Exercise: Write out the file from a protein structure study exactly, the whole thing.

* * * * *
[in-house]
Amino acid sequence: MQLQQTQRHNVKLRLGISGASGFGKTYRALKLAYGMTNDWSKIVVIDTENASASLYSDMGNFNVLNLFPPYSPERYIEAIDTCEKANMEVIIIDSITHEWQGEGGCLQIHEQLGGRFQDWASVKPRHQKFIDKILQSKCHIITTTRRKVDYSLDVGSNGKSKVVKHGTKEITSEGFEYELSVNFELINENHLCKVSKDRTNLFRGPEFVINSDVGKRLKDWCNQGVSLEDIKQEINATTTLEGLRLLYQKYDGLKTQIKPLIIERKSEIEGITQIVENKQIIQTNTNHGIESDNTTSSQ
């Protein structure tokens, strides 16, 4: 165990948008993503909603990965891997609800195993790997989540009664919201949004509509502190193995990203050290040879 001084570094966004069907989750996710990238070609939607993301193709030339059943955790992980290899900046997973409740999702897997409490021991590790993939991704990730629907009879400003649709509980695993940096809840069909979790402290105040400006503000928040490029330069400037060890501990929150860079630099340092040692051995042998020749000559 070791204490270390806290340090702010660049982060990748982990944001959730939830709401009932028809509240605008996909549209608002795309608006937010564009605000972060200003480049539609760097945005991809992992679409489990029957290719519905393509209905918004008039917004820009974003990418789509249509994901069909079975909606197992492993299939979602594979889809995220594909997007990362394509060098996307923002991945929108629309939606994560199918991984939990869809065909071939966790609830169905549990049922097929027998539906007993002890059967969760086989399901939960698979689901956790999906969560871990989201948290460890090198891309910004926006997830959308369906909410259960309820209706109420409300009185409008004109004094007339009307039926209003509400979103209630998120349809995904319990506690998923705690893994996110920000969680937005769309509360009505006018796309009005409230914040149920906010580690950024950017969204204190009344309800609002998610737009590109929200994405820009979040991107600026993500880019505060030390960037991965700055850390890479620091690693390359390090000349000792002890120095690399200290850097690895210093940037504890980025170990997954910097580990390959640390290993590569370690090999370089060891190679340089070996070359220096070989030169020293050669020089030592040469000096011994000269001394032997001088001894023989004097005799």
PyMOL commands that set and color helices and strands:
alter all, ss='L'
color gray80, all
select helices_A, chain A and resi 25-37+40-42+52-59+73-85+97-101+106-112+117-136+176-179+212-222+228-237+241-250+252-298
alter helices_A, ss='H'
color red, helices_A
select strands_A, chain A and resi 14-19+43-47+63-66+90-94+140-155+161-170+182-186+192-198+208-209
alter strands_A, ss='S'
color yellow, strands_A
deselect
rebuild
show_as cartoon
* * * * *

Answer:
[in-house]
Amino acid sequence: MQLQQTQRHNVKLRLGISGASGFGKTYRALKLAYGMTNDWSKIVVIDTENASASLYSDMGNFNVLNLFPPYSPERYIEAIDTCEKANMEVIIIDSITHEWQGEGGCLQIHEQLGGRFQDWASVKPRHQKFIDKILQSKCHIITTTRRKVDYSLDVGSNGKSKVVKHGTKEITSEGFEYELSVNFELINENHLCKVSKDRTNLFRGPEFVINSDVGKRLKDWCNQGVSLEDIKQEINATTTLEGLRLLYQKYDGLKTQIKPLIIERKSEIEGITQIVENKQIIQTNTNHGIESDNTTSSQ
């Protein structure tokens, strides 16, 4: 165990948008993503909603990965891997609800195993790997989540009664919201949004509509502190193995990203050290040879 001084570094966004069907989750996710990238070609939607993301193709030339059943955790992980290899900046997973409740999702897997409490021991590790993939991704990730629907009879400003649709509980695993940096809840069909979790402290105040400006503000928040490029330069400037060890501990929150860079630099340092040692051995042998020749000559 070791204490270390806290340090702010660049982060990748982990944001959730939830709401009932028809509240605008996909549209608002795309608006937010564009605000972060200003480049539609760097945005991809992992679409489990029957290719519905393509209905918004008039917004820009974003990418789509249509994901069909079975909606197992492993299939979602594979889809995220594909997007990362394509060098996307923002991945929108629309939606994560199918991984939990869809065909071939966790609830169905549990049922097929027998539906007993002890059967969760086989399901939960698979689901956790999906969560871990989201948290460890090198891309910004926006997830959308369906909410259960309820209706109420409300009185409008004109004094007339009307039926209003509400979103209630998120349809995904319990506690998923705690893994996110920000969680937005769309509360009505006018796309009005409230914040149920906010580690950024950017969204204190009344309800609002998610737009590109929200994405820009979040991107600026993500880019505060030390960037991965700055850390890479620091690693390359390090000349000792002890120095690399200290850097690895210093940037504890980025170990997954910097580990390959640390290993590569370690090999370089060891190679340089070996070359220096070989030169020293050669020089030592040469000096011994000269001394032997001088001894023989004097005799």
PyMOL commands that set and color helices and strands:
alter all, ss='L'
color gray80, all
select helices_A, chain A and resi 25-37+40-42+52-59+73-85+97-101+106-112+117-136+176-179+212-222+228-237+241-250+252-298
alter helices_A, ss='H'
color red, helices_A
select strands_A, chain A and resi 14-19+43-47+63-66+90-94+140-155+161-170+182-186+192-198+208-209
alter strands_A, ss='S'
color yellow, strands_A
deselect
rebuild
show_as cartoon